Before someone got the bright idea to add road maps and turn-by-turn directions to GPS units, they were used recreationally by hikers and other outdoorsy types, and commercially everywhere.

    The few curmudgeons who refuse to use functional smartphones are a negligible market. Unintegrated commuter GPS units are going to fall by the wayside in a couple years, but the *original* applications for GPS in handheld devices aren't going anywhere.

    Granted, hikers, industry, and the military are much smaller markets than Joe Sixpack, but they're still large enough to sustain the continued manufacture and production of GPS technology.

  • Re:No (Score:0, Interesting)

    by Anonymous Coward on Friday October 30, 2009 @11:37AM (#29924541)

    Granted...the military are much smaller markets

    That's kinda sad considering that the military market is all that's left of America's economy.

  • Re:UH? (Score:2, Interesting)

    by samkass (174571) on Friday October 30, 2009 @11:41AM (#29924595) Homepage Journal

    Garmin's market cap is ~6B and TomTom's is less than 2B. Apple could buy either with cash on hand. Considering that GPS is a major feature and a major Apple competitor now controls that feature, I think Apple should seriously consider doing so.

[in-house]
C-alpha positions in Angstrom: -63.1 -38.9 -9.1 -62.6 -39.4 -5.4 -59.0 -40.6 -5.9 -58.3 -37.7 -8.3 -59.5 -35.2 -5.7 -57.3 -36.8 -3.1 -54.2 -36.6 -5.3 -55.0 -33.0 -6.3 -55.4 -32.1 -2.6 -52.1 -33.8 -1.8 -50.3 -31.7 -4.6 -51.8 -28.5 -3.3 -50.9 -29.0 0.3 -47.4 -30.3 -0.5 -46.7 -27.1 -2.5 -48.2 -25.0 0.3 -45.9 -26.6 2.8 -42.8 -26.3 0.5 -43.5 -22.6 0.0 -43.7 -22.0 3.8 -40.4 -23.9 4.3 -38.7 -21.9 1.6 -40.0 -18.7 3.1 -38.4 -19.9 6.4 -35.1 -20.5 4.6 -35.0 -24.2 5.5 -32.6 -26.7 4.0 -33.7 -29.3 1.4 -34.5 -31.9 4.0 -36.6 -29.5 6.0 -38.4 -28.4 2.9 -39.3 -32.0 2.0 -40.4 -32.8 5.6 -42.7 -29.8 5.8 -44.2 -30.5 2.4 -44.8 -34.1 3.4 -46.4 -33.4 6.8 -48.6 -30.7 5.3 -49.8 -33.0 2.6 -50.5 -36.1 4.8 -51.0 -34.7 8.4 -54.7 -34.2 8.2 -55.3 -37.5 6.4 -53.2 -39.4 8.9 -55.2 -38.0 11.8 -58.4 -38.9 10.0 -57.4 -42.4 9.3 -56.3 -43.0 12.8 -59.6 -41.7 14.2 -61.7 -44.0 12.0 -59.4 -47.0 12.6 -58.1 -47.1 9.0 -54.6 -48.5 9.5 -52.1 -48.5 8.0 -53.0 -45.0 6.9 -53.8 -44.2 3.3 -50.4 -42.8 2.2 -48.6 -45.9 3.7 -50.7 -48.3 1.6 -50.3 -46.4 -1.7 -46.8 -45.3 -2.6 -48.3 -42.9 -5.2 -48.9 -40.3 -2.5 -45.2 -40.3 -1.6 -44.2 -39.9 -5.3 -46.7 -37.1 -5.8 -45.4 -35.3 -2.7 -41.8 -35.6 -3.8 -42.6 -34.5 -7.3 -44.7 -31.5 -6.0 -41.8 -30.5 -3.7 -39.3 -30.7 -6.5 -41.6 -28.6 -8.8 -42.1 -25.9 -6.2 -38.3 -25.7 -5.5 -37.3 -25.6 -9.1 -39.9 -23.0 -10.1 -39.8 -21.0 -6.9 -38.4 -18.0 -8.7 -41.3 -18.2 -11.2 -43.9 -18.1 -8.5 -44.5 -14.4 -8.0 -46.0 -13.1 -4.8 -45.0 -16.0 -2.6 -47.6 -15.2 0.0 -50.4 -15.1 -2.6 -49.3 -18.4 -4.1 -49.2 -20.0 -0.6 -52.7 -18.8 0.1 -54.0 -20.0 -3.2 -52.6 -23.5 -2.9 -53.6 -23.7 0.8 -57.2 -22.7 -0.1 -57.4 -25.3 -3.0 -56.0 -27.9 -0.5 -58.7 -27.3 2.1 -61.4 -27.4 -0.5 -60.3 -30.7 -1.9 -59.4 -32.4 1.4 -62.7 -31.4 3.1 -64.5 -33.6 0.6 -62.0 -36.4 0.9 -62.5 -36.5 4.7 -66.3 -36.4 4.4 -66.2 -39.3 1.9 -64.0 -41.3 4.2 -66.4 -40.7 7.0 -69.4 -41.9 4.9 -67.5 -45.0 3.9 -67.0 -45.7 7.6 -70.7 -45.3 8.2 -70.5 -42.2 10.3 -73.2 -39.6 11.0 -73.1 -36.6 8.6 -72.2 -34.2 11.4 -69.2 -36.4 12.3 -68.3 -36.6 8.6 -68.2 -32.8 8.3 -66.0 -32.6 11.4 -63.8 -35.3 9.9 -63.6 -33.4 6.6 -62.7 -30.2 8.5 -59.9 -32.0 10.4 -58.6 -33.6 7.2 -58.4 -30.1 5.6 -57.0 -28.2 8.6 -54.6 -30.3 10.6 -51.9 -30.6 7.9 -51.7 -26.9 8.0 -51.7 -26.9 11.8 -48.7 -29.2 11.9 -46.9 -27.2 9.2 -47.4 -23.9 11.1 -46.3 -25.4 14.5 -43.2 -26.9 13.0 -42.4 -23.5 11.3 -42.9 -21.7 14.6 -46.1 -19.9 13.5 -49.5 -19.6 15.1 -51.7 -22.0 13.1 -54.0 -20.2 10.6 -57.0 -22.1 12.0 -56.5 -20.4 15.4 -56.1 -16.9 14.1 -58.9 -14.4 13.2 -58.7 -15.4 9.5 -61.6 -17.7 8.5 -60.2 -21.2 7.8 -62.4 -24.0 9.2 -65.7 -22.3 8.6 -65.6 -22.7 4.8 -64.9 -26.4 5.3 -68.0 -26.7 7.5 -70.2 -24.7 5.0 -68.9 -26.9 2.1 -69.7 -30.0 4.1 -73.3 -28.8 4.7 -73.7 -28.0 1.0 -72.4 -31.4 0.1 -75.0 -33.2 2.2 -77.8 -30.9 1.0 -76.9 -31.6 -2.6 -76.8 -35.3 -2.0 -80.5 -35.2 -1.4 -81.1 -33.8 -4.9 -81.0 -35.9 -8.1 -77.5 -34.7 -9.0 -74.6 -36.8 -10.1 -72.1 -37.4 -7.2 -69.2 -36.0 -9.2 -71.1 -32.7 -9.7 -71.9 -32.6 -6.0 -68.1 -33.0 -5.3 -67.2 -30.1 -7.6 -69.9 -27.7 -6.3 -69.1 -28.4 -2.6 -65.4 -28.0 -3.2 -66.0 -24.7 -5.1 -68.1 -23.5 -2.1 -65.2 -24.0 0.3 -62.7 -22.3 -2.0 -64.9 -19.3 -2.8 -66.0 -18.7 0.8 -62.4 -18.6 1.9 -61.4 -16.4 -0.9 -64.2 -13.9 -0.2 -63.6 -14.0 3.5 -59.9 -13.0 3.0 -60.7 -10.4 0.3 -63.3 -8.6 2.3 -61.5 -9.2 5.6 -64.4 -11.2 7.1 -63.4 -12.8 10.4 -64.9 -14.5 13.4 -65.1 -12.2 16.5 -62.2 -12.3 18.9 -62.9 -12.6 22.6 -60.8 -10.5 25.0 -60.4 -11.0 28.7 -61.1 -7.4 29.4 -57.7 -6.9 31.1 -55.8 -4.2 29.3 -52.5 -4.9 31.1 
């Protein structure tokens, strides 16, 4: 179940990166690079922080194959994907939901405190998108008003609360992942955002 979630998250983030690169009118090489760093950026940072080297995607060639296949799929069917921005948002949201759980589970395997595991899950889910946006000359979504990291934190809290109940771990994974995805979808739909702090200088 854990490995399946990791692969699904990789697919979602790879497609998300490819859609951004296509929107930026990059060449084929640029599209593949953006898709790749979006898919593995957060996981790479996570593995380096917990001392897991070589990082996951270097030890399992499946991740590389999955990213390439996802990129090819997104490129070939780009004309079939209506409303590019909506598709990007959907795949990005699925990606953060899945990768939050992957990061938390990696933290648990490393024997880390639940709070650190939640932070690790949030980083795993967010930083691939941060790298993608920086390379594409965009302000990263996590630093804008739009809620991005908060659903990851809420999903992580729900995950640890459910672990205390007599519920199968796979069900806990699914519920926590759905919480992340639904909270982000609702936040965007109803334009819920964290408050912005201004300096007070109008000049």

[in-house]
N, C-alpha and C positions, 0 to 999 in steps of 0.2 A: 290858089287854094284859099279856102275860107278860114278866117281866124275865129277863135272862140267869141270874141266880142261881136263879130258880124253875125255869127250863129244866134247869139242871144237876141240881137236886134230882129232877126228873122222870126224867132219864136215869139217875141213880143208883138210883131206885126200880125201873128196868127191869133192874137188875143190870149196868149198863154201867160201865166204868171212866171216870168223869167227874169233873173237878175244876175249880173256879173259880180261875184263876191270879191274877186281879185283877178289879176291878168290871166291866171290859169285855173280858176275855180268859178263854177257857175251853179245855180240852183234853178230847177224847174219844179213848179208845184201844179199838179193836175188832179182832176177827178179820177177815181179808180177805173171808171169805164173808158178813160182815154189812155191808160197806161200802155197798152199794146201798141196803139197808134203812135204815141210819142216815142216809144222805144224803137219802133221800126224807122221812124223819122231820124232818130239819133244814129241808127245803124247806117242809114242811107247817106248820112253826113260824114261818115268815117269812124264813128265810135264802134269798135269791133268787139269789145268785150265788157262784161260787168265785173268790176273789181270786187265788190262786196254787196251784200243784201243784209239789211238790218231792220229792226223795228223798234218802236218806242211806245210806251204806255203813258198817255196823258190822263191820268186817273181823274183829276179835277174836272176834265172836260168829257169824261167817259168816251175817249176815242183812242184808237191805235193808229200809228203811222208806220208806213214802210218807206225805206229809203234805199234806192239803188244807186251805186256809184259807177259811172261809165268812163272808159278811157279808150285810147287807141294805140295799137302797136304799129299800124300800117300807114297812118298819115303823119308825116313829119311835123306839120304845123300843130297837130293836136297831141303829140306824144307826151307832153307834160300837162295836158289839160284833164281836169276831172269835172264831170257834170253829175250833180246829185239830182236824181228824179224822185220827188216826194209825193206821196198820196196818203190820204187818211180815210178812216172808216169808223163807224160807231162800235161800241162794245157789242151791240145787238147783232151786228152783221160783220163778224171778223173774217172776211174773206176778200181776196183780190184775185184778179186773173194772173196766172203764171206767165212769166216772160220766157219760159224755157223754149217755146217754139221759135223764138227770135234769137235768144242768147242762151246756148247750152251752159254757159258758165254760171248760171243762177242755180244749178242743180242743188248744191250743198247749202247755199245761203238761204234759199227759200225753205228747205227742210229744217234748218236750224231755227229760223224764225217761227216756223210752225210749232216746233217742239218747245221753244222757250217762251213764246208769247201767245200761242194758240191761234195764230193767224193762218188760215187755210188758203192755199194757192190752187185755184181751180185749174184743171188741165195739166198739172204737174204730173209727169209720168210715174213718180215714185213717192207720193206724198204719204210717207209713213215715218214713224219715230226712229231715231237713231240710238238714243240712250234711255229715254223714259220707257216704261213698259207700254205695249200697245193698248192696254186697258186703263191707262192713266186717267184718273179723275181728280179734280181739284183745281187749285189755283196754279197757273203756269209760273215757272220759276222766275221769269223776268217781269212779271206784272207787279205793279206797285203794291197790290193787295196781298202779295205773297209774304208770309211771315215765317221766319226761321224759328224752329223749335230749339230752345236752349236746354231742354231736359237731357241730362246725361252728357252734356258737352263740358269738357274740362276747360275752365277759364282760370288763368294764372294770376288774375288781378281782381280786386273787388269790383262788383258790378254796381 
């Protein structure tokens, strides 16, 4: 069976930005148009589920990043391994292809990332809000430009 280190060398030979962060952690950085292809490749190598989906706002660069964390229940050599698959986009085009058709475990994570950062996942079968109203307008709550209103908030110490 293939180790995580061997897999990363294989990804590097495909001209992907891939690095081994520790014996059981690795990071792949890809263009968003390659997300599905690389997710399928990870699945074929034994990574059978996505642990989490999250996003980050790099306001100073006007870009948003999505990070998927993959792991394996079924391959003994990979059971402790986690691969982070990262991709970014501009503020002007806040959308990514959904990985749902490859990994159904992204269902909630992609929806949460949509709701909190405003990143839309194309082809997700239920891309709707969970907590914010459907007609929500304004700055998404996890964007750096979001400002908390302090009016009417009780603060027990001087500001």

• I have, if I can remember correctly, seven separate GPS units including two in each car (Magellan), two handheld units that are waterproof for sea kayaking (both Garmin but one has all the US marine charts and both do tracking), one stand-alone Garmin for our 1974 Carver 25-foot cabin cruiser that can take inputs from depth sounder and radar plus contains maps and charts for the entire west coast of North America (Garmin), one aviation-oriented Garmin that contains aviation charts and interfaces with my glider's computer, and one Magellan hand-held that my business used when we did a wireless ISP.

    Even though my iPhone has a very inexpensive GPS application for marine charts (with downloadable maps), and even though I often take it (in a water-tight enclosure) with me sea kayaking, it's not likely to replace the hand held waterproof Garmins because they have specialized features (trip counters, currents, etc) that are easier to access and screens made for use in bright sunlight.

    Similarly, the GPS units made specifically for aviation and marine use are not likely to be replaced by a combination cell phone/GPS. You need more than turn-by-turn instructions when flying from thermal to thermal in a glider, for instance.

    And although many late model cars come with built-in GPS systems these are expensive to upgrade and do not allow any changes while the car is moving (even by the passenger). Their screens can be fabulous but the annoyance of having to pull over and stop if something changes has made several of my friends go buy a Nuvi just so they can get the functionality they want. So all their built-in units do is track and display speed, direction, etc. The turn-by-turn is left up to the stand-alone unit mounted on the windshield.